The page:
Billions served: PC search is down but query volume is way up for Google
Mobile searches now constitute between 50% and 60% of queries in the US market.
Writing about search market share on the desktop is now a bit like writing about old cars. It’s sort of interesting but less and less relevant. For reasons that remain mysterious, comScore has neglected to provide a unified view of the search marketplace — despite the fact that likely between 55 and 60 percent of search queries now come from mobile devices.
July desktop search rankings in the US reflect the following distribution, according to comScore:
For comparison, the following are the comScore numbers from July 2015:
- Google Sites — 64.0%
- Microsoft Sites — 20.4%
- Yahoo Sites — 12.7%
- Ask Network — 1.8%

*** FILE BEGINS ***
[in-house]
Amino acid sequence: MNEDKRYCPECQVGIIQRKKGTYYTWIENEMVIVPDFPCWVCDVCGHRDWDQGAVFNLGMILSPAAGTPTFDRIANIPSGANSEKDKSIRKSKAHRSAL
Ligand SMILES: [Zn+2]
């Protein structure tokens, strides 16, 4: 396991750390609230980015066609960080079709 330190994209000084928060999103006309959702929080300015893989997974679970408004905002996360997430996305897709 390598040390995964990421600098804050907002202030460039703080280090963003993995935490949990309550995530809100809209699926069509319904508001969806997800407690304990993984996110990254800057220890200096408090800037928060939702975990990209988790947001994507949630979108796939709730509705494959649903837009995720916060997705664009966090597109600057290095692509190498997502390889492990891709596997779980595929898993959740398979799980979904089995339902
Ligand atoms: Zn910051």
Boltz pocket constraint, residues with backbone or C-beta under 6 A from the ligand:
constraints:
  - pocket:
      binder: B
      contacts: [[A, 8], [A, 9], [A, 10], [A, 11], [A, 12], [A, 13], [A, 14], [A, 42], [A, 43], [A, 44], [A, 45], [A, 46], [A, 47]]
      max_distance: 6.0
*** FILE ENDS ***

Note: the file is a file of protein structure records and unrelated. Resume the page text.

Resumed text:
- AOL — 1.2%
Essentially, all parties have lost incremental share except for Bing, which has gained 1.5 points. Depending on your perspective, this could be spun as trivial or part of Bing’s long, slow climb to meaningful desktop search market share.
PC query volumes peaked on the desktop in 2013. However, in mobile, Google commands roughly 94 percent of the market, according to StatCounter, which may not be entirely representative but certainly gives us a directional indication of where things stand.
Mobile search market share in US (percent)
An interesting question, then, is what Google’s total query volume is, combining PC and mobile web. Operating under the assumption that 55 percent of Google’s queries are mobile — extrapolating from comScore desktop query figures — here’s what I estimate Google’s current search volume distribution looks like:
Estimated US Google search queries: July 2016 (billions)
Accordingly, it’s safe to say that while PC search volumes are flat to declining, Google is seeing vastly more queries overall because of its dominance of the mobile search market. On a global basis, Google is processing something in excess of two trillion search queries per year.